I'm curious how one describes the etymology of a word. Does the etymology of a word entail more than its origin? Does etymology also contain a words usages and history?


etymology (n.) late 14c., ethimolegia "facts of the origin and development of a word," from Old French et(h)imologie (14c., Modern French étymologie), from Latin etymologia, from Greek etymologia, properly "study of the true sense (of a word)," from etymon "true sense" (neuter of etymos "true, real, actual," related to eteos "true") + -logia "study of, a speaking of" (see -logy).

In classical times, of meanings; later, of histories. Latinized by Cicero as veriloquium. As a branch of linguistic science, from 1640s. Related: Etymological; etymologically.

Source: Etymonline.com

etymology n. pl. et·y·mol·o·gies 1. The origin and historical development of a linguistic form as shown by determining its basic elements, earliest known use, and changes in form and meaning, tracing its transmission from one language to another, identifying its cognates in other languages, and reconstructing its ancestral form where possible. 2. The branch of linguistics that deals with etymologies.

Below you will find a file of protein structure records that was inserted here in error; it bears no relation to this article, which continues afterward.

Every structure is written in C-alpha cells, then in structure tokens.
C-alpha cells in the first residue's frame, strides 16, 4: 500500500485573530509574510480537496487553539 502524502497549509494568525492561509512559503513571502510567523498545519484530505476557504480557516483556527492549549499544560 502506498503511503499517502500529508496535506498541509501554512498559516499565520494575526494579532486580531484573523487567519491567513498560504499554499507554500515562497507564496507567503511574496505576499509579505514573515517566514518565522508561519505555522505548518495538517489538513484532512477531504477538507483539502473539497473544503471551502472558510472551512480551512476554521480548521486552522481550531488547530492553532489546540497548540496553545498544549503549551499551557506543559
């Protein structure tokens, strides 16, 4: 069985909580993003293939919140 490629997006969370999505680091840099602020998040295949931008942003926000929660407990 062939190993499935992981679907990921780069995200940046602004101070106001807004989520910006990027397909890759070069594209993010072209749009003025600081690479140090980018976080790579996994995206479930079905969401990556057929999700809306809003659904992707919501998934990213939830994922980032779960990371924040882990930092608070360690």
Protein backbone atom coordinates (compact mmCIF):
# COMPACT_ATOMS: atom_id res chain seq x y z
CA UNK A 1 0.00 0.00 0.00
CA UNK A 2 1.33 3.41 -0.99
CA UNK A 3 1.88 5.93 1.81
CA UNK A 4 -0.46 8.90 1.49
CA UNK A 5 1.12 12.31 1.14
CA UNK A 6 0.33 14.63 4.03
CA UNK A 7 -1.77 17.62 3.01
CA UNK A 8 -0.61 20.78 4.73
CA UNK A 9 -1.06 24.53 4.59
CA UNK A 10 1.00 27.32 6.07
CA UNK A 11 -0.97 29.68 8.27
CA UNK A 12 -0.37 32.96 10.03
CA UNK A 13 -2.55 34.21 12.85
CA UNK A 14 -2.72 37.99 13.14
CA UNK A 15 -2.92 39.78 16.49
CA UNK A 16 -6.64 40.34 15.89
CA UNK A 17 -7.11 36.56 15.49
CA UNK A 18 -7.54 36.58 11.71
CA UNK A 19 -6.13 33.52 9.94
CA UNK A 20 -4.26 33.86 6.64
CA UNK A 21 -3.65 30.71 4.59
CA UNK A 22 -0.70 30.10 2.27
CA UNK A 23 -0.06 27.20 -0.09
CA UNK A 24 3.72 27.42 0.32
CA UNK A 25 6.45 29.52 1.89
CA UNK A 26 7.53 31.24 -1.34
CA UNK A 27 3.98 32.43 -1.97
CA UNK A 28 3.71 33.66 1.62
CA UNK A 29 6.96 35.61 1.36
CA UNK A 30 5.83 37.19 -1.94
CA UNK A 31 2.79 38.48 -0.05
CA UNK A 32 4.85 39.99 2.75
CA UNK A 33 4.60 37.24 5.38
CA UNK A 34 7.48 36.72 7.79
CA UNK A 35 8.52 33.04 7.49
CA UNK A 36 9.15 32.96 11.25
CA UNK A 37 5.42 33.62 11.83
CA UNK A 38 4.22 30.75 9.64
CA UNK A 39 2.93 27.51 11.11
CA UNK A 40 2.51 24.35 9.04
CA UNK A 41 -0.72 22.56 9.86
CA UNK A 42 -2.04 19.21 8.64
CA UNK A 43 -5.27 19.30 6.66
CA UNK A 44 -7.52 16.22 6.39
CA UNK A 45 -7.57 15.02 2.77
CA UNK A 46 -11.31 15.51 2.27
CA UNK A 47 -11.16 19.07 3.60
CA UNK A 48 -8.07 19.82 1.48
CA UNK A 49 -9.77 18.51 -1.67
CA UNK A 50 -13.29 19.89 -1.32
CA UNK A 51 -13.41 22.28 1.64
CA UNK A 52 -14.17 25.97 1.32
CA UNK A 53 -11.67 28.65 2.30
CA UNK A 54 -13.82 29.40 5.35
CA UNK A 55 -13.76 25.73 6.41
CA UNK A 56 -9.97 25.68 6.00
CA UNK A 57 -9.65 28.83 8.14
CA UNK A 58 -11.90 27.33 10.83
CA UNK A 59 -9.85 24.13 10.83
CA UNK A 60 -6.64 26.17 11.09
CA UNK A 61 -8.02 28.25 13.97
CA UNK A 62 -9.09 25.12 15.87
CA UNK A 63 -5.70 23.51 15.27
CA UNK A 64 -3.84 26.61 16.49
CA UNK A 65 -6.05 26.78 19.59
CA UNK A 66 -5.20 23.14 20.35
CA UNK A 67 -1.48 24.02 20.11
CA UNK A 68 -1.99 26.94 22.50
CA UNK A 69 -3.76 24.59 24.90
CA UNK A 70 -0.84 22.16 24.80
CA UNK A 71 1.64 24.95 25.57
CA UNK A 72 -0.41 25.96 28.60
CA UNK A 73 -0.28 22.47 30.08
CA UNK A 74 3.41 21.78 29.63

Source: American Heritage Dictionary

As you can see from the etymology of the word 'etymology' and its current definition, both the origin and the different stages of development of its usage are part of the etymology of a word.

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I'm curious how one describes the etymology of a word.

Unless you want a recursive definition of etymology, I am assuming you mean how to describe the origin or way a word has evolved over a period of time. Putting aside any 'common' words that can be used (history, evolution, roots, etc), here are a few more less known ones that might be useful:

Congenetic: (Adjective) Having a common origin. (See also: isogenesis)

  • Chill and cool are congenetic words.

Monogenesis: Origin of diverse individuals or kinds (as of language) by descent from a single ancestral individual or kind

  • Pixel and email have the same monogenic origin: computers.

Polygenesis: Development from more than one source. (See also: polyphyletic)

  • The word computer has polygenic origins.

Fons et origo: (Phrase - Latin) Source and origin.

  • Etymology is a fons et origo science.

Endogeny: (Adjective) Formed from within.

  • Can't is an endogenic contraction of cannot.

Archology: (Noun) The science of origins.

  • The etymology of words is an archological investigation.

Cryptogenic: (Adjective) Unknown/mysterious origin.

  • The word the is cryptogenic.

États présents: (Phrase - French) An exhaustive summary of up-to-date knowledge about a subject, as opposed to new information or original thought.

  • The états présents of the word etymology is...
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